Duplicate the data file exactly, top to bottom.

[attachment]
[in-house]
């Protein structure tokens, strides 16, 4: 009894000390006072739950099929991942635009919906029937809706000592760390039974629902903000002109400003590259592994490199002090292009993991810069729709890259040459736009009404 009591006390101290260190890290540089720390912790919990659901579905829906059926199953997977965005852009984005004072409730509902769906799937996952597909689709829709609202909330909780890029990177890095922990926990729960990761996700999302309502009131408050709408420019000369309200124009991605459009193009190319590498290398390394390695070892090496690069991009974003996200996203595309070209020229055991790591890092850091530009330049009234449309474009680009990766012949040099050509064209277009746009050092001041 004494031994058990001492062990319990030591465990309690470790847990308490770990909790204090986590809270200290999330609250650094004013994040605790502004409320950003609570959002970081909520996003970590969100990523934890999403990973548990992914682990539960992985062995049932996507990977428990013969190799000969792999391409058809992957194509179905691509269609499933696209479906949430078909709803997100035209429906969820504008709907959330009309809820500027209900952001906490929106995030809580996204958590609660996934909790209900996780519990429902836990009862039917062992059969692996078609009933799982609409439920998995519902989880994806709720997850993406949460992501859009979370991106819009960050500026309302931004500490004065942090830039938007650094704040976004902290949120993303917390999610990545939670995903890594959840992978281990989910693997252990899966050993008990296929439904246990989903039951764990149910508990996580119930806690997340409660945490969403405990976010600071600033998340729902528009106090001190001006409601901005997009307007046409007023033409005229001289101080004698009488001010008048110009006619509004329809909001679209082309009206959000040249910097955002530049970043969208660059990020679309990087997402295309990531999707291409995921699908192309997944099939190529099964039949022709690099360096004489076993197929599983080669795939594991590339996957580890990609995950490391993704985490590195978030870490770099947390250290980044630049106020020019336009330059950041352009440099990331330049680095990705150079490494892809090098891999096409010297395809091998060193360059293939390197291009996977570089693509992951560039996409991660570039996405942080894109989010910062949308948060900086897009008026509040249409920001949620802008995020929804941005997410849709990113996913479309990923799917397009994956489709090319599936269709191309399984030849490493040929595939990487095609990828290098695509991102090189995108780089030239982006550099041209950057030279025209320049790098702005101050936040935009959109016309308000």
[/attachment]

[in-house]
């Protein structure tokens, strides 16, 4: 009894000390006072739950099929991942635009919906029937809706000592760390039974629902903000002109400003590259592994490199002090292009993991810069729709890259040459736009009404 009591006390101290260190890290540089720390912790919990659901579905829906059926199953997977965005852009984005004072409730509902769906799937996952597909689709829709609202909330909780890029990177890095922990926990729960990761996700999302309502009131408050709408420019000369309200124009991605459009193009190319590498290398390394390695070892090496690069991009974003996200996203595309070209020229055991790591890092850091530009330049009234449309474009680009990766012949040099050509064209277009746009050092001041 004494031994058990001492062990319990030591465990309690470790847990308490770990909790204090986590809270200290999330609250650094004013994040605790502004409320950003609570959002970081909520996003970590969100990523934890999403990973548990992914682990539960992985062995049932996507990977428990013969190799000969792999391409058809992957194509179905691509269609499933696209479906949430078909709803997100035209429906969820504008709907959330009309809820500027209900952001906490929106995030809580996204958590609660996934909790209900996780519990429902836990009862039917062992059969692996078609009933799982609409439920998995519902989880994806709720997850993406949460992501859009979370991106819009960050500026309302931004500490004065942090830039938007650094704040976004902290949120993303917390999610990545939670995903890594959840992978281990989910693997252990899966050993008990296929439904246990989903039951764990149910508990996580119930806690997340409660945490969403405990976010600071600033998340729902528009106090001190001006409601901005997009307007046409007023033409005229001289101080004698009488001010008048110009006619509004329809909001679209082309009206959000040249910097955002530049970043969208660059990020679309990087997402295309990531999707291409995921699908192309997944099939190529099964039949022709690099360096004489076993197929599983080669795939594991590339996957580890990609995950490391993704985490590195978030870490770099947390250290980044630049106020020019336009330059950041352009440099990331330049680095990705150079490494892809090098891999096409010297395809091998060193360059293939390197291009996977570089693509992951560039996409991660570039996405942080894109989010910062949308948060900086897009008026509040249409920001949620802008995020929804941005997410849709990113996913479309990923799917397009994956489709090319599936269709191309399984030849490493040929595939990487095609990828290098695509991102090189995108780089030239982006550099041209950057030279025209320049790098702005101050936040935009959109016309308000």